112th Congress[edit]

The Equal Justice for Our Military Act of 2011 has been introduced in the House of Representatives as H.R. 3133 and in the Senate as S. 1664. Currently, no action has been taken on either bill.

Congressional Research Service reports[edit]

On October 6, 2008, the Congressional Research Service (CRS) issued a report entitled "Supreme Court Appellate Jurisdiction Over Military Court Cases."[34] The CRS report noted that under existing law the CAAF "functions as a gatekeeper for military appellants' access to Supreme Court review."[34] The report further noted that "if the CAAF denies an appeal, the U.S. Supreme Court will typically lack the authority to review the decision. In contrast, criminal appellants in Article III courts have an automatic right of appeal to federal courts of appeals and then a right to petition the Supreme Court for review."[34] On January 30, 2009, the CRS issued a second report also entitled "Supreme Court Appellate Jurisdiction Over Military Court Case." This CRS report discusses HR 569 in the 111th Congress.[35]

Congressional Budget Office costings[edit]

The United States Congressional Budget Office (CBO) issued a cost estimate on October 22, 2008, regarding the Equal Justice for United States Military Personnel Act of 2007, S.2052, 110th Congress. The CBO estimated costs to be approximately $1 million a year if S.2052 was enacted which would include the workload of Department of Defense attorneys and Supreme Court clerks.[36] Further it estimates a possible additional $1 million to $2 million in appropriated funds for the Department of Defense to defend a case in the Supreme Court if a servicemember petitioned the high court for a writ of certiorari.[36] However, the CBO determined that by enacting S.2052 there would be no direct spending and it would impose no costs on local, state or tribal governments.[36]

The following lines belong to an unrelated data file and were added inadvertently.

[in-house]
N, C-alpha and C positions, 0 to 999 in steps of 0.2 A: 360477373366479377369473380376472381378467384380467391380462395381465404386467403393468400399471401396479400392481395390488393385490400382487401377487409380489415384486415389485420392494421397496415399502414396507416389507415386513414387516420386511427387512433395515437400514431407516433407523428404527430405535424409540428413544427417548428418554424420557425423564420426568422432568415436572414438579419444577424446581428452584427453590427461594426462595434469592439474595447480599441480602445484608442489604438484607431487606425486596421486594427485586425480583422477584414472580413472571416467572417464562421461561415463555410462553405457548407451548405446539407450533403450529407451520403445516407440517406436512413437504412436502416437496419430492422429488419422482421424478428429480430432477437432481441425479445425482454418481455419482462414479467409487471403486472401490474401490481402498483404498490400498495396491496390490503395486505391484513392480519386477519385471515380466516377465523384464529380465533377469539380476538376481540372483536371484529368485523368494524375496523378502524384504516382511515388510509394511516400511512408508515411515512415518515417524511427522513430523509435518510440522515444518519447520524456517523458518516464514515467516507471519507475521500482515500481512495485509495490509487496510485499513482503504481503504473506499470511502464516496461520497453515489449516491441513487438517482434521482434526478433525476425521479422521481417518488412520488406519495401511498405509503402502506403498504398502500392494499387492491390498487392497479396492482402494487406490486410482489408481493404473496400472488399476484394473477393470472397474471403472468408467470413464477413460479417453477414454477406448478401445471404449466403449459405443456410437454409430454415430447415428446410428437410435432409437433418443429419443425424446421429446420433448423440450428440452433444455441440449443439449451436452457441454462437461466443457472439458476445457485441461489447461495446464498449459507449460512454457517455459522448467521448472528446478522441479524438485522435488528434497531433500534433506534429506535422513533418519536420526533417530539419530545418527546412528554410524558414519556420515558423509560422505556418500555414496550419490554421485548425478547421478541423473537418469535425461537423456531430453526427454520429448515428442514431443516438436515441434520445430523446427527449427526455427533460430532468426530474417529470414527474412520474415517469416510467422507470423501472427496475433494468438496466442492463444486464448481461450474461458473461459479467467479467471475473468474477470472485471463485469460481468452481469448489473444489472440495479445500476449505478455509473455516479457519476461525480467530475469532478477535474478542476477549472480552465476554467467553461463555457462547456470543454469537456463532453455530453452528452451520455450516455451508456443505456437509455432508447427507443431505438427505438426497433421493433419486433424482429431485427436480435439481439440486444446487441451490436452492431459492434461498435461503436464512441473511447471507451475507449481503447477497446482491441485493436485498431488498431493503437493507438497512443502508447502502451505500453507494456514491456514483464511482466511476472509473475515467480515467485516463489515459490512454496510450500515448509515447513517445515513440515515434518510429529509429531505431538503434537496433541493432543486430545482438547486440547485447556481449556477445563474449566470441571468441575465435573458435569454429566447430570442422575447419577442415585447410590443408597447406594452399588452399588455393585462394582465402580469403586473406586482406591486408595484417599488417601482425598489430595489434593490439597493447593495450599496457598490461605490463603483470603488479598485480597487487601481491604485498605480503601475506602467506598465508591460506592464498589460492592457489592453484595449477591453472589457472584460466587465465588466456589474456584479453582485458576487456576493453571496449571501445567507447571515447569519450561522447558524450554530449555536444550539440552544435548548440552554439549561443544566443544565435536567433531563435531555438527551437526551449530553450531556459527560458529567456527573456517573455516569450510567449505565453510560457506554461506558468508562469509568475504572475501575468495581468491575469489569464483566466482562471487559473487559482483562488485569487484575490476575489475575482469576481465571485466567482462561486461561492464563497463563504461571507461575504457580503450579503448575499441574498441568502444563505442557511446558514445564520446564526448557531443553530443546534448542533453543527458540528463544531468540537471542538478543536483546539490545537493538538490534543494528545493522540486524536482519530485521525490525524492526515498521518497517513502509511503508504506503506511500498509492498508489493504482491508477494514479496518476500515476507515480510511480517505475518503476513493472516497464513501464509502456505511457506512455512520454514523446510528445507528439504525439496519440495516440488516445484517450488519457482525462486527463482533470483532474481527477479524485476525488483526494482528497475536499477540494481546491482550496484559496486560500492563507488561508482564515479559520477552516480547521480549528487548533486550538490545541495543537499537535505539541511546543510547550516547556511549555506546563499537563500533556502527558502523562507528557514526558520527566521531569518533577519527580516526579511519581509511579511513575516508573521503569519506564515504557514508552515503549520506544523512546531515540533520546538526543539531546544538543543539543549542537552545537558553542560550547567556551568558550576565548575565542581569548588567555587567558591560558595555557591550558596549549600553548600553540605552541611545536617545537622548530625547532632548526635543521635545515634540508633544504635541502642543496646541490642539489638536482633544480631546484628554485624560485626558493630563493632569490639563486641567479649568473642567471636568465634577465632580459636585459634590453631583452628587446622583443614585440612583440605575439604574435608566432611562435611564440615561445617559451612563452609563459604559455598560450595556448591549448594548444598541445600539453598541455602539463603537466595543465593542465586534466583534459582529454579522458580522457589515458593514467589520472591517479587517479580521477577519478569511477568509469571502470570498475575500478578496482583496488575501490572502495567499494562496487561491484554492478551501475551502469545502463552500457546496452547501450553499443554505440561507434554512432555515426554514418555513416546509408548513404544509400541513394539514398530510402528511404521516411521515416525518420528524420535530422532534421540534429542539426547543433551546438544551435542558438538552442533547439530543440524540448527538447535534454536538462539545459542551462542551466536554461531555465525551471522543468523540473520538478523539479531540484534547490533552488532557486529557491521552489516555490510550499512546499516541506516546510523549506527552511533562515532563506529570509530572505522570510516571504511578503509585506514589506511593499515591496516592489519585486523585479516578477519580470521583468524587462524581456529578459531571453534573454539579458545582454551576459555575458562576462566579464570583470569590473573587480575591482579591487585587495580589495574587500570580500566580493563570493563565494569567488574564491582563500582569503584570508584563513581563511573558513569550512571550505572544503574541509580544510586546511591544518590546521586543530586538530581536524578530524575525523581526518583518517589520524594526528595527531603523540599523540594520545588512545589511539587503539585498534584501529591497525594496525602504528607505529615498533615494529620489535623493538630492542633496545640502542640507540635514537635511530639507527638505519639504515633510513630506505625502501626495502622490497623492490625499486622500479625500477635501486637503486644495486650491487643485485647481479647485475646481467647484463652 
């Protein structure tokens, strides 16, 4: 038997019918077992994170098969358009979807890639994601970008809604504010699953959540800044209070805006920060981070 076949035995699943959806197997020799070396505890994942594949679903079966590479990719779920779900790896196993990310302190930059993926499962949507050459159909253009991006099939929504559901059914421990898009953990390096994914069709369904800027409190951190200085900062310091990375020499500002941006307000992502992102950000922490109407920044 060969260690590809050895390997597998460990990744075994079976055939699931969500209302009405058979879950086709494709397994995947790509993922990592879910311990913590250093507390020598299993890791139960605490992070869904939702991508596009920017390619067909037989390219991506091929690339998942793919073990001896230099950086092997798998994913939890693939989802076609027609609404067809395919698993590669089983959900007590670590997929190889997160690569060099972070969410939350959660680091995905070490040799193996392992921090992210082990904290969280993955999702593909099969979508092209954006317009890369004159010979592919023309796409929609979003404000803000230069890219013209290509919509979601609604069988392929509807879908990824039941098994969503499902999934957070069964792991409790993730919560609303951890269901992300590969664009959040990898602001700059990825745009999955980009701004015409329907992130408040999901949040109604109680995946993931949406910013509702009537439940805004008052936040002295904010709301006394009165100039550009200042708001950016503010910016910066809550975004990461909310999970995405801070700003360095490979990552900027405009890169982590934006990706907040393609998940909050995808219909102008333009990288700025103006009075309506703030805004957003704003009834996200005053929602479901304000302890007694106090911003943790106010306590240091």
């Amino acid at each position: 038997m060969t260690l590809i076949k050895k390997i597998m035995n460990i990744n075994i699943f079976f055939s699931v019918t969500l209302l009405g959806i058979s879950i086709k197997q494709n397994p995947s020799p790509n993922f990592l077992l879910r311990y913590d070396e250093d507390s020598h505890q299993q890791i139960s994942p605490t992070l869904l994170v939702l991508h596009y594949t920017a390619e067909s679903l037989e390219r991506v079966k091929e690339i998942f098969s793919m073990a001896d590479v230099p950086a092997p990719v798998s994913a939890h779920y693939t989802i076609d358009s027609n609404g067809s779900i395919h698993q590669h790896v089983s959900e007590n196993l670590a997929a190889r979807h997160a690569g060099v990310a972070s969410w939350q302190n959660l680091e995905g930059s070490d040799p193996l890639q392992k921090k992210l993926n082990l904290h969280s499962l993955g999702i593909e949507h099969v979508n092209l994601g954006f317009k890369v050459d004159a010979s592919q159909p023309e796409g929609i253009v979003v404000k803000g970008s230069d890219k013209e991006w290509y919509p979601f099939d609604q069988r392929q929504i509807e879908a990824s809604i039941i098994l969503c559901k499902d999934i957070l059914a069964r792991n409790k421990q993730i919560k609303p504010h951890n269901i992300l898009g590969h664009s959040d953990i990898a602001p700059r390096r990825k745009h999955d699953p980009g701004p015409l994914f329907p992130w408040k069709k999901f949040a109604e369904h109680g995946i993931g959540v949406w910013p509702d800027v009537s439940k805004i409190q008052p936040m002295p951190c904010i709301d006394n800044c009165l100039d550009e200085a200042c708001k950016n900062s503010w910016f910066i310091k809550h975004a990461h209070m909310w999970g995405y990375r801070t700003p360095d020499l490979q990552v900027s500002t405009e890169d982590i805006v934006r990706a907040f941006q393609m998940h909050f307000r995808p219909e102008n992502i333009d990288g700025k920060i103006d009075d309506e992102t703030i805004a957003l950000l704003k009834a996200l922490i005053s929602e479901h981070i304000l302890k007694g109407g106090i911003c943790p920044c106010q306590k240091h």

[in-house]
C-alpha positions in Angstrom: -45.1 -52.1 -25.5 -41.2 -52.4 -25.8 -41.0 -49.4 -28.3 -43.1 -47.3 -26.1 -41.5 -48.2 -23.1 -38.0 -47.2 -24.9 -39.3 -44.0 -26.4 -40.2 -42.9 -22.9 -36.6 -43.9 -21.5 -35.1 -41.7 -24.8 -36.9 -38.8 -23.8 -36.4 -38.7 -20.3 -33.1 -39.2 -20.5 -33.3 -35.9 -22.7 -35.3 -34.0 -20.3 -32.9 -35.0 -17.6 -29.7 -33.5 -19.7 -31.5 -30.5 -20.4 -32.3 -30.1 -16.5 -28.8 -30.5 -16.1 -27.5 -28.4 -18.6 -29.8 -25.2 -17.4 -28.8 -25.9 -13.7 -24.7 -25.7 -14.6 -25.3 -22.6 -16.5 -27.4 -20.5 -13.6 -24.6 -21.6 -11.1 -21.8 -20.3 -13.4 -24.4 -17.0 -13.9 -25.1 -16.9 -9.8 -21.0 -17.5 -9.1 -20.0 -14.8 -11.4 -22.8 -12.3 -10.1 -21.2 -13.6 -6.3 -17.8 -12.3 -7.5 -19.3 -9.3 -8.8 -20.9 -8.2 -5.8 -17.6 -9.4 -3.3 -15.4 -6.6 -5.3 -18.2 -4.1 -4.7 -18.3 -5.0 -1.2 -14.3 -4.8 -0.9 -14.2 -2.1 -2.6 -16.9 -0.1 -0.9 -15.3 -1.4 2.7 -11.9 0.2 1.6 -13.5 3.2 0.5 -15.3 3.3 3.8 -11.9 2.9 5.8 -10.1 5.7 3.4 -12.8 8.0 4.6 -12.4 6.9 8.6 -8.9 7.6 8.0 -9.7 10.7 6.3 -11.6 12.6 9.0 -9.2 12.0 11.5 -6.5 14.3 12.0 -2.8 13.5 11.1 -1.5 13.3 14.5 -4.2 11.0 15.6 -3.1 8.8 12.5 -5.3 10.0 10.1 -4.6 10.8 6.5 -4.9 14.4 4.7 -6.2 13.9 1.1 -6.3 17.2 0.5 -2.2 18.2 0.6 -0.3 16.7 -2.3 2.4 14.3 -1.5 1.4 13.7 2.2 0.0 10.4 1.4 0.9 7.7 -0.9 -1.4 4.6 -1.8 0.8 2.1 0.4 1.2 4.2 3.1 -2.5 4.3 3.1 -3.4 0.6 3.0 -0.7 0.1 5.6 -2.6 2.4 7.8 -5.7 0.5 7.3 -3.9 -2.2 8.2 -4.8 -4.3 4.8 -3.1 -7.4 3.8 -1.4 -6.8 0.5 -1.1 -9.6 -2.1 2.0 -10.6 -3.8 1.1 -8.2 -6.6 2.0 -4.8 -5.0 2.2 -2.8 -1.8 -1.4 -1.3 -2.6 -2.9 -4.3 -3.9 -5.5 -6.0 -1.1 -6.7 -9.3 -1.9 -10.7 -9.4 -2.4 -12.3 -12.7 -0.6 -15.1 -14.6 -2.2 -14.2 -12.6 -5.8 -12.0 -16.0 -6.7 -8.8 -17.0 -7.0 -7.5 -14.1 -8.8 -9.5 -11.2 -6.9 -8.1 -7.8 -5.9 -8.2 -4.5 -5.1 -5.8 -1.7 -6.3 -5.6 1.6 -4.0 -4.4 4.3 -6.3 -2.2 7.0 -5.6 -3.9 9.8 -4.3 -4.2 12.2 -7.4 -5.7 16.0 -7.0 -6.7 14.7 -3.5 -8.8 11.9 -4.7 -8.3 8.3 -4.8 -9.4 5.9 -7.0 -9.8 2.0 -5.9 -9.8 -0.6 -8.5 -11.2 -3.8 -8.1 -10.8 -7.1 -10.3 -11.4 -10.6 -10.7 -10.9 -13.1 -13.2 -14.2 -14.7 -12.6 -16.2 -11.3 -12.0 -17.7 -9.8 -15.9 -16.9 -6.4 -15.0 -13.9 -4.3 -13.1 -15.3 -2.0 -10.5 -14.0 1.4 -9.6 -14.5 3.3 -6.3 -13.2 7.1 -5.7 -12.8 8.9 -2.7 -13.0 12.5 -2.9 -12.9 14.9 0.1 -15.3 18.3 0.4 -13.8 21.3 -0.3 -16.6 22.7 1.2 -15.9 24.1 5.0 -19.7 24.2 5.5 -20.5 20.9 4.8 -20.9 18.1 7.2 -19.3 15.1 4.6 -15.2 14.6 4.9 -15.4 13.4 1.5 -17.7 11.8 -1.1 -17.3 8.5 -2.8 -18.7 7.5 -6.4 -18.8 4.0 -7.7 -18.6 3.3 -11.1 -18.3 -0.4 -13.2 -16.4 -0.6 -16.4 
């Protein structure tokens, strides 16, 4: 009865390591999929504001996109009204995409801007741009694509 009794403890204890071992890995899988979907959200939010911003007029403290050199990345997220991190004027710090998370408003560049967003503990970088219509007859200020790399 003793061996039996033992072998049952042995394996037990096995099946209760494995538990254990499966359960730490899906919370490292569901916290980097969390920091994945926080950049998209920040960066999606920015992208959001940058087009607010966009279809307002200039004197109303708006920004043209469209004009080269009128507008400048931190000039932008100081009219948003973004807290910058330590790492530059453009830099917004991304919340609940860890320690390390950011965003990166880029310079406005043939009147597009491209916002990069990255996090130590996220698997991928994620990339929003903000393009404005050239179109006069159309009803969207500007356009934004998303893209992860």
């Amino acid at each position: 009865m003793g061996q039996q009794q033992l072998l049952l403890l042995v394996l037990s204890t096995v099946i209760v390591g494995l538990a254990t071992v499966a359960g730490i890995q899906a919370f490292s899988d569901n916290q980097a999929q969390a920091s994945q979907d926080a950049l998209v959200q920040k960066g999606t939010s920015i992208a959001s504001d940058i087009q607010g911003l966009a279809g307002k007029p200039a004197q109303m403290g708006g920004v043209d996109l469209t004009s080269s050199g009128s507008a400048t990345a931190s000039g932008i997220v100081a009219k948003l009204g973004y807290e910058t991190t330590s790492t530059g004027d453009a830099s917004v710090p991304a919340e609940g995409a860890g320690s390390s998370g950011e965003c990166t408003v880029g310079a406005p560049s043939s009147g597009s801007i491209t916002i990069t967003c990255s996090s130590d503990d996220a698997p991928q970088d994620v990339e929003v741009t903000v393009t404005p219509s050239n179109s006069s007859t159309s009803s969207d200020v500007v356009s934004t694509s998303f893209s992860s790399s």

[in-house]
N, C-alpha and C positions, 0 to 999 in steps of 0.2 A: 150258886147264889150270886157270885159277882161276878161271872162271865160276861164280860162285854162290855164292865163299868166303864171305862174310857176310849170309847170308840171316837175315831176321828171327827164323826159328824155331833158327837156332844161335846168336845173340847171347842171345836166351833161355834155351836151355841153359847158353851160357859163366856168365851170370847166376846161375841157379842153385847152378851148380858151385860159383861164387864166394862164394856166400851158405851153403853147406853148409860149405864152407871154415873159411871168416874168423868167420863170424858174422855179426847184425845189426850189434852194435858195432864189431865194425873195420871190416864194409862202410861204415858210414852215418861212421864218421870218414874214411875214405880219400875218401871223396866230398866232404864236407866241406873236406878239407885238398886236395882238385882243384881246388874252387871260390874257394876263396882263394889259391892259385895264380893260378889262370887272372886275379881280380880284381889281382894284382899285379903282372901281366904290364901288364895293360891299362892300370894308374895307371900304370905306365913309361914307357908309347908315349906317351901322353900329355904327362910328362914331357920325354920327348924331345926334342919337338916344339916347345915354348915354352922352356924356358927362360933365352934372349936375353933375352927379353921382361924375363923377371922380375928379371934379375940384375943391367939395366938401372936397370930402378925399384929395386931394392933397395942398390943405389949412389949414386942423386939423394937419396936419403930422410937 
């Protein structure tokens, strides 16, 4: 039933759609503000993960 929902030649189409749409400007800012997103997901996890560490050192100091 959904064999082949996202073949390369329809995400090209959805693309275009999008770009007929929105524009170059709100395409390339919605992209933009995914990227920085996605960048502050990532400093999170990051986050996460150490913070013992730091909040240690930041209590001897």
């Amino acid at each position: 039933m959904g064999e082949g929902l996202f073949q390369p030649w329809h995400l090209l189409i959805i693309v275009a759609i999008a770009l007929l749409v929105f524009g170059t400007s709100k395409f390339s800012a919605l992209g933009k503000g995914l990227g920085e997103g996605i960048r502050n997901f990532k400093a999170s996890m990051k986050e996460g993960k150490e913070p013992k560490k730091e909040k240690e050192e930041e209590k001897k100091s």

On October 27, 2008, the Press-Enterprise noted in an article that the cost to the average family if S.2052 was enacted would be $0.16.[37] On the topic of costs related to an increase in workload, the American Bar Association stated in a letter to House leaders that "to those that argue that permitting equal access to the courts will create workload problems, we emphatically respond that nothing is more important than the provision of fundamental due process to our service members."[38]